In the 1940s, the Noordermarkt was still the workers’ neighborhood the burghers laid out in the seventeenth century. After the Nazis rounded up the first 425 Jewish men, no wonder the church at the heart of the Jordaan was the logical place for the illegal communist party to call a meeting on February 24, 1941. Almost everybody was shocked. Up to that time, the occupying Germans had been remarkably well behaved in the Netherlands, because they saw the non-Jewish Dutch as brother Aryans. However, they had encouraged the Dutch Nazi hooligans to harass the Jewish population with impunity. Only after nine months of occupation did the Germans crack down.
Imagine the boisterous meeting of unionists and others on that cold day in the Noordermarkt. Although the communists had organized strikes before, those actions had been against Dutch employers, not Nazi officials. The issues were standard labor grievances, not protesting the persecution of fellow workers simply because they were Jewish. It was an enormous act of courage for the communists and their colleagues to call for a general strike, but that’s what they did. Everybody left the meeting with a handful of mimeographed flyers to distribute, coauthored and produced by a courageous young woman, Jacoba Veltman.
On the south side of the church, you’ll find a plaque with a typical Dutch understatement: Monday February 24, 1941, at 6 o’clock at night, members of the then-forbidden Communist Party of the Netherlands spoke to 250 fellow citizens. They called out for a protest against the deportation of 400 Amsterdam Jews by the occupying Germans. The next morning the February Strike broke out. (Thanks to Toviya M. Slager for this translation. Her paper “At Least They Tried” is interesting. Read it here.)
The next day, the strike began with the dockworkers and the trams, then spread throughout the city and ultimately to some other parts of the country as well. People from all walks of life poured into the streets. The Germans were caught completely by surprise, but reacted harshly once they realized what was happening. According to Jacob Presser’s Ashes in the Wind, the great and detailed chronicle of this period, “The February strike was for many Jews the greatest experience of the whole war. . . Behind them there now stood openly a group of their fellow citizens, with whom they had lived at peace for centuries. This group dared to brave a ruthless enemy, and was ready to sacrifice life and property – for them.”
Sadly, it was a brief moment, and gave the Germans another excuse to intensify the persecution of the Jews. They were shocked that other Dutch people had actually stood by their fellow citizens. After the Strike, the Nazis took off their gloves. (You can go to see the magnificent statue of The Dockworker who is the symbolic figure of the Strike in the Jonas Daniel Meijerplein, between the side of the Portuguese Synagoge and what used to be the front doors of the Ashkenazi synagogues which now make up the Jewish History Museum. Believe me, this description will get you there better than maps.)
Here, where the organic market runs happily today, hundreds of people gathered to organize the only general strike in Europe to protest the first roundup of Jews. Remember that they did this while under occupation, with Nazi soldiers and police (both German and Dutch) throughout the city. Moreover, a strike didn’t come naturally to them. Unlike the Belgians or the French, the Dutch did not have a strong protest tradition. They are a law-abiding people not given to raising a ruckus. Some historians feel this reluctance was later a factor in the level of passive collaboration with the Holocaust.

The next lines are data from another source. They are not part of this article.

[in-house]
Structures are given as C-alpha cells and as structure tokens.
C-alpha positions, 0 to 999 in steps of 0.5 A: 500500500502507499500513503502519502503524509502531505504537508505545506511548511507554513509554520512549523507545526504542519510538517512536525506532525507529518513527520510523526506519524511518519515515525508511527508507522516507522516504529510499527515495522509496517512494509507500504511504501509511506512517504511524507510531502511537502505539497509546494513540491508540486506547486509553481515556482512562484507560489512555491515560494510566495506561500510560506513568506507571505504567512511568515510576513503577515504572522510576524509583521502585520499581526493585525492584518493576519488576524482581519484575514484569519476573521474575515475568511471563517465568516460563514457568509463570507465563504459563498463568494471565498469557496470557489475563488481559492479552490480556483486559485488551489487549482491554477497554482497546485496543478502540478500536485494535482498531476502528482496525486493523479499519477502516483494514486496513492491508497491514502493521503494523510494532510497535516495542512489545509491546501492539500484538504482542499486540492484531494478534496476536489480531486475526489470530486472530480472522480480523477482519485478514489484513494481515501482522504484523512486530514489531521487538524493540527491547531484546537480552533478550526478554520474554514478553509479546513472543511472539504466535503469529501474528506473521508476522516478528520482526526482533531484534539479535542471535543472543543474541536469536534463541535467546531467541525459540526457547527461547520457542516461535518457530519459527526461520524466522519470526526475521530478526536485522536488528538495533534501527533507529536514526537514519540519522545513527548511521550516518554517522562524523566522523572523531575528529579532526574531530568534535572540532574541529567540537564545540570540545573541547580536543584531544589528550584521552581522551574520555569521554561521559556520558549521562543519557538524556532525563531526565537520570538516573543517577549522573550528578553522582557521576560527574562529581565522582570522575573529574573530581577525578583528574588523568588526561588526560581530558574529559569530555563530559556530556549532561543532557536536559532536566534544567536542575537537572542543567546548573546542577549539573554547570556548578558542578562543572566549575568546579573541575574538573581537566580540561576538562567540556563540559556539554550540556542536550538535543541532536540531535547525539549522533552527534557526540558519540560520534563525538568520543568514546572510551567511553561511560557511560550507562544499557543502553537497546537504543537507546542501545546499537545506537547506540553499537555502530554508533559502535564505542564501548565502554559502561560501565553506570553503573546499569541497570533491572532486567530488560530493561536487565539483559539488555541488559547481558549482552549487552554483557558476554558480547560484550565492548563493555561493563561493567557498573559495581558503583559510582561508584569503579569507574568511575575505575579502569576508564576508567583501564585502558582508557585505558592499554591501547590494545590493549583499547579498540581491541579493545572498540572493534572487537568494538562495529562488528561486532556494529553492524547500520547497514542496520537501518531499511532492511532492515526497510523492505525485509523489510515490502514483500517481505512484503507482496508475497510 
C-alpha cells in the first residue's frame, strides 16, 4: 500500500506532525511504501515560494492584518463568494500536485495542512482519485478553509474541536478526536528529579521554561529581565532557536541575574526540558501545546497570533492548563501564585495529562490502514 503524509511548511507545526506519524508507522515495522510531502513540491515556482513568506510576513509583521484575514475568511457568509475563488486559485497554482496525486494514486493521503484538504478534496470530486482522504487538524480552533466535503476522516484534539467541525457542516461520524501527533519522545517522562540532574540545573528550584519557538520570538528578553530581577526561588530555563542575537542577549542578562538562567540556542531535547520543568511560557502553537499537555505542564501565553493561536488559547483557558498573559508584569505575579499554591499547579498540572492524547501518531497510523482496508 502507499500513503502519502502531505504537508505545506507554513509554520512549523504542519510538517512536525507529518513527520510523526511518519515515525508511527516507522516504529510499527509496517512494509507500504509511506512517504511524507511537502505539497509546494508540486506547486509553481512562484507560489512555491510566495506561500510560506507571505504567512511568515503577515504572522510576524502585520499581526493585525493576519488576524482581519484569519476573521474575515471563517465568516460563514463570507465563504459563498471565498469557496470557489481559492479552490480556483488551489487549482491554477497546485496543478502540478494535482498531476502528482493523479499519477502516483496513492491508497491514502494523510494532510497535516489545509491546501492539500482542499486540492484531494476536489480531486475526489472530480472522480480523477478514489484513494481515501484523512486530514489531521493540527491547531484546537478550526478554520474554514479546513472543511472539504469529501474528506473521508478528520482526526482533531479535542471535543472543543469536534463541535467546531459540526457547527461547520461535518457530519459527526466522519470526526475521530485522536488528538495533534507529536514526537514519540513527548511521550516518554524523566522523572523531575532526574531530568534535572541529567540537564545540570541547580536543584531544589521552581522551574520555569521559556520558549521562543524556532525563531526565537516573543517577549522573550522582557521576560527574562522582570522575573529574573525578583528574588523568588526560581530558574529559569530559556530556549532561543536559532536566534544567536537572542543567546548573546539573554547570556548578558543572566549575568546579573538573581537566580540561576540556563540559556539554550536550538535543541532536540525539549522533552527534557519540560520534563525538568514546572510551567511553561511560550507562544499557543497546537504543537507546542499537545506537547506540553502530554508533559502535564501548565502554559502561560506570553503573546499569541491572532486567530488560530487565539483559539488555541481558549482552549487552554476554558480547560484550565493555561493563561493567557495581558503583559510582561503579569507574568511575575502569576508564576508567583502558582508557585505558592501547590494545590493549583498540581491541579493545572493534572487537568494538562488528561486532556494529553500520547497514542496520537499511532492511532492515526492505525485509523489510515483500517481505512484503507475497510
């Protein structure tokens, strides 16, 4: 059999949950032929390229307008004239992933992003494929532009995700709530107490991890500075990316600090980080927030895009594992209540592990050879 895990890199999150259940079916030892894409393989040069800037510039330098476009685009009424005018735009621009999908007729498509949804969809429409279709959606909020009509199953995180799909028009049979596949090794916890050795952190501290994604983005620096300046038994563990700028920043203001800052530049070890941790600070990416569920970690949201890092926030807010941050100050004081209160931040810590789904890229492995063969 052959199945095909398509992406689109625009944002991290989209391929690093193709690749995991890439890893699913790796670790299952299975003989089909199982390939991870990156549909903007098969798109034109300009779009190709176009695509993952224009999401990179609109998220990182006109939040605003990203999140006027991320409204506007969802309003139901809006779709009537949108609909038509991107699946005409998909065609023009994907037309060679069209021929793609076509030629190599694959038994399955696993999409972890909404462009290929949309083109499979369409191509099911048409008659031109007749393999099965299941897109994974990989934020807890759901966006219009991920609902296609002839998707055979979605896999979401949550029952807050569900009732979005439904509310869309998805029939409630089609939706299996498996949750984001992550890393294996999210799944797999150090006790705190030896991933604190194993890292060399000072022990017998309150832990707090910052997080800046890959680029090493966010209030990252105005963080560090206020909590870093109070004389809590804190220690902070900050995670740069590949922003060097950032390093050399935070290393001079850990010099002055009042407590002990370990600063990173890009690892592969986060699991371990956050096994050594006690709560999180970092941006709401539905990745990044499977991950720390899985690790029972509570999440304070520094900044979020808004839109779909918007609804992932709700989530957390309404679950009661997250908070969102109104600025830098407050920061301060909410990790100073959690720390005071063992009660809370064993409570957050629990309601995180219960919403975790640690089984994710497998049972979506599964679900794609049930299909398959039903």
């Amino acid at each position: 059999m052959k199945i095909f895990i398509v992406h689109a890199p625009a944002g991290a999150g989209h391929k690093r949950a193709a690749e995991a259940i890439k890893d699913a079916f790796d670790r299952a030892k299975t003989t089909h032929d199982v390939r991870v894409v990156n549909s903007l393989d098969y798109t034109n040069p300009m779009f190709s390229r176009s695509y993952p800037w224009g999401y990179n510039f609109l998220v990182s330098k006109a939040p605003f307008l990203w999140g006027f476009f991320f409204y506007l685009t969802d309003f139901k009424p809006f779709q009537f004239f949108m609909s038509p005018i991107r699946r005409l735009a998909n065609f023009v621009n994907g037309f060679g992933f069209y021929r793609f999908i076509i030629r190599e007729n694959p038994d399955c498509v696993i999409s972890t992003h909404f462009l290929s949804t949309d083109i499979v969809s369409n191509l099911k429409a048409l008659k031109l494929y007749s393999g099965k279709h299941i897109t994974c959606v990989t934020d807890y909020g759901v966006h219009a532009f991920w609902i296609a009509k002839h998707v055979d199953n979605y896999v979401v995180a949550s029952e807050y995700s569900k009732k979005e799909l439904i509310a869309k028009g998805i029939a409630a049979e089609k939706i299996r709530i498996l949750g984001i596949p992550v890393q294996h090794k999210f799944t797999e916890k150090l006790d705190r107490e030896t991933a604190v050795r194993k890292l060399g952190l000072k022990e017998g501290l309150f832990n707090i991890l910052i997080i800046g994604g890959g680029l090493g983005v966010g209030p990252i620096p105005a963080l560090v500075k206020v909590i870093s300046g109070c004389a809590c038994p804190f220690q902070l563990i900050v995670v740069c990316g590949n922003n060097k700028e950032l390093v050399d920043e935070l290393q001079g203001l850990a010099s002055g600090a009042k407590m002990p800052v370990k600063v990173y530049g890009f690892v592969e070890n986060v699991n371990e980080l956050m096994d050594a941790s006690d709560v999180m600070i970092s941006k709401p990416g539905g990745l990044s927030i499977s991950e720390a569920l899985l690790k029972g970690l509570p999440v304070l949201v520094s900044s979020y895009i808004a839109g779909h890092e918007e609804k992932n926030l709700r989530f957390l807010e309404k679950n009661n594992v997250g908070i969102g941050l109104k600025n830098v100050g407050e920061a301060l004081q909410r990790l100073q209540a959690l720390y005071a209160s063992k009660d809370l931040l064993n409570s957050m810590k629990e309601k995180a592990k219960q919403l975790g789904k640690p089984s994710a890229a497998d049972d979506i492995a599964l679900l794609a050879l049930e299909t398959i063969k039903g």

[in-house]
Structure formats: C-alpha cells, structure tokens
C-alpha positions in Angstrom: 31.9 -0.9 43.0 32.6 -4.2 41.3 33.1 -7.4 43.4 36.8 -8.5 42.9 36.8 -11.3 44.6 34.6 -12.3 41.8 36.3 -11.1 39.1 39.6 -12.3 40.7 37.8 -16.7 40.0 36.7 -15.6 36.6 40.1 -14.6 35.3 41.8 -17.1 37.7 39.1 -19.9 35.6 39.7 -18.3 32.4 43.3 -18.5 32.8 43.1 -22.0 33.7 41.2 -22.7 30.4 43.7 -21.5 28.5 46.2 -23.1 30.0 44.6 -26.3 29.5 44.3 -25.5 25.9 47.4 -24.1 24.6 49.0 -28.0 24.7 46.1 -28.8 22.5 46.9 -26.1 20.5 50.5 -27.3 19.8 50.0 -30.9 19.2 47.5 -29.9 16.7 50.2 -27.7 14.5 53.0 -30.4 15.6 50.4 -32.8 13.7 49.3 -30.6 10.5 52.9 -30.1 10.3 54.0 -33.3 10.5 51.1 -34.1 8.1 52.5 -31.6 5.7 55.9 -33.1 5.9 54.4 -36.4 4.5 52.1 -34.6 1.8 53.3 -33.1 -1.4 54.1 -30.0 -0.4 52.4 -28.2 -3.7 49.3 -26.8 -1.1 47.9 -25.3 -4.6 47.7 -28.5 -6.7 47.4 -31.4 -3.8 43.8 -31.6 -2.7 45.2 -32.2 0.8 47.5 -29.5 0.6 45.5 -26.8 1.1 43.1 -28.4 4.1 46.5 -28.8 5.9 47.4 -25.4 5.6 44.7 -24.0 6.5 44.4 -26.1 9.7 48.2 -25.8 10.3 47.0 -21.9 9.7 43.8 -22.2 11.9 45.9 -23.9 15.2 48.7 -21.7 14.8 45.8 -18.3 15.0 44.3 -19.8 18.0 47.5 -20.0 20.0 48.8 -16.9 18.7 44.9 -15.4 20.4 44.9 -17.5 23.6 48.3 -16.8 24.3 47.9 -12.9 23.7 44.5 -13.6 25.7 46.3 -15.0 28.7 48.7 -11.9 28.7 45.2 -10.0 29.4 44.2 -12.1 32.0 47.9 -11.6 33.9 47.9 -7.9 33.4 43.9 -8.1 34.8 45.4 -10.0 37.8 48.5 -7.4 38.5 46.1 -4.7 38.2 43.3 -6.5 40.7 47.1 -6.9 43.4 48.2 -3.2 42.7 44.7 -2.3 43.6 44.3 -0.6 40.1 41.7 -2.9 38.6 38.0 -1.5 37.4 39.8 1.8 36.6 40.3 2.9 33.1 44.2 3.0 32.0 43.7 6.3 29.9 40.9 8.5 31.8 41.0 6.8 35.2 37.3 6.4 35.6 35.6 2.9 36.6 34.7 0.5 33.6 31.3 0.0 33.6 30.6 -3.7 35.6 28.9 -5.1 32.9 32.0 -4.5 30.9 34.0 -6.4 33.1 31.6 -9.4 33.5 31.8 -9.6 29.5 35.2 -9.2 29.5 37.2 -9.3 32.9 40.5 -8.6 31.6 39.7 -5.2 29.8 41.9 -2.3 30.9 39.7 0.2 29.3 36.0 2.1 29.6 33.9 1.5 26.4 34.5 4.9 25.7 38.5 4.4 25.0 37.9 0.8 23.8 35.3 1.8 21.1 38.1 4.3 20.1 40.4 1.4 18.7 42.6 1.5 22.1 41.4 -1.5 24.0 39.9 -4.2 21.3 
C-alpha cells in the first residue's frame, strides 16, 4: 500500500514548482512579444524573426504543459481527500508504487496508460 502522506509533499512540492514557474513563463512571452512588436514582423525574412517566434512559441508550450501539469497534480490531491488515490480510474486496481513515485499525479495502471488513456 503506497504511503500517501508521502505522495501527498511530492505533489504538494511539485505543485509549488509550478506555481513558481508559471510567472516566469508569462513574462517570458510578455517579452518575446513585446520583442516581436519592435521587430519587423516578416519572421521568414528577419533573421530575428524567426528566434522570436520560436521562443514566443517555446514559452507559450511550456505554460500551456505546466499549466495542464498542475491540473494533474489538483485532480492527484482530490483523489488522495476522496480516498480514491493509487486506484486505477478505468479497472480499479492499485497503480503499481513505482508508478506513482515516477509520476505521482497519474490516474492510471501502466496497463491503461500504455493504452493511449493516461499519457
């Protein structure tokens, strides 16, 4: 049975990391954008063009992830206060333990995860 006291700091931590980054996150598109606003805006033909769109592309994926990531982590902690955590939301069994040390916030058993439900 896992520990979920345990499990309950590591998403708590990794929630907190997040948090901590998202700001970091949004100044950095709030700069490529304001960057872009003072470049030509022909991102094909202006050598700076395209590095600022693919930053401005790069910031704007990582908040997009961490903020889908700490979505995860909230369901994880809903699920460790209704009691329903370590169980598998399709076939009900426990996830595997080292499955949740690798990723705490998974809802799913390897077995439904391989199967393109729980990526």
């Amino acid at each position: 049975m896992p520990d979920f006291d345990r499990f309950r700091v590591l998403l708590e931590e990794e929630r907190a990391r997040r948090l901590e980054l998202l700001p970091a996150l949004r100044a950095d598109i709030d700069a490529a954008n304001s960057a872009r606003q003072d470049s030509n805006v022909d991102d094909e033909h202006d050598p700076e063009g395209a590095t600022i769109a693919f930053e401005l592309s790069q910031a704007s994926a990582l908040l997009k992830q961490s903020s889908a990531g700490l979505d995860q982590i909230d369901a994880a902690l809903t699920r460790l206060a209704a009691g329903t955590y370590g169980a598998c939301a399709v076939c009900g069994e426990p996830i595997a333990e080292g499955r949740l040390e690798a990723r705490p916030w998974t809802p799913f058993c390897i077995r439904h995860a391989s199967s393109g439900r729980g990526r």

The February Strike is a proud moment in Dutch history, but by 1945 the Netherlands lost more than 100,000 of its population of 140,000 Jewish people. Many were descended from Jewish citizens in the Netherlands since the early seventeenth century. Shamefully, this is the highest percentage of loss in Western Europe. It was particularly felt in Amsterdam, where about 75,000 Jewish people lived in 1939, around ten percent of its population.
Here’s a poem of mine about the strike, with thanks to Main Street Rag which published it.
The February Strike, Amsterdam 1941
The First Raid: February 22, 1941
Behind the drawbridges
lifted to cut off the Quarter,
only the Jews saw it: their men
and boys knocked off
the graceful, spinning bicycles,
beaten up, loaded onto trucks
like so many potatoes.
The Raid in the Marketplace: February 23, 1941
The next day,
among the turnips,
among the new laid eggs,
there, in the square
between the great synagogues,
everybody saw it happen again.
Women screamed only until
the guns were pointed, then
stopped their children’s shrieks
with their hands.
Protest: February 24, 1941
It wasn’t the intellectuals
but two men who swept the roads,
Willem Kraan and Piet Nak,
who dared to gather the comrades
at the Noordermarkt.
They agreed, several hundred of them: start
the strike at the center
and the others would follow.
Mientje Meijer in the Sewing Shop: February 25, 1941
First the docks struck, then the trams,
then everyone, even the civil servants.
Her man, as he’d promised, came to the window
and gave a sign.
She could hear the racket outside: laughter
again, people surging into the streets,
singing the old, loud songs.
Her voice faltered, but these words came:
“Ladies, all of Amsterdam has come to a halt
because they have deported Jews.
We should go on the streets, too.”
The squeaking treadles stopped,
and there was only the swish
of their skirts as they rose.
Of the 22 leaders jailed
four were suicides,
leaping hand in hand
into the prison quarry
rather than work for the enemy.
The other eighteen were dead
by autumn anyway, and it was only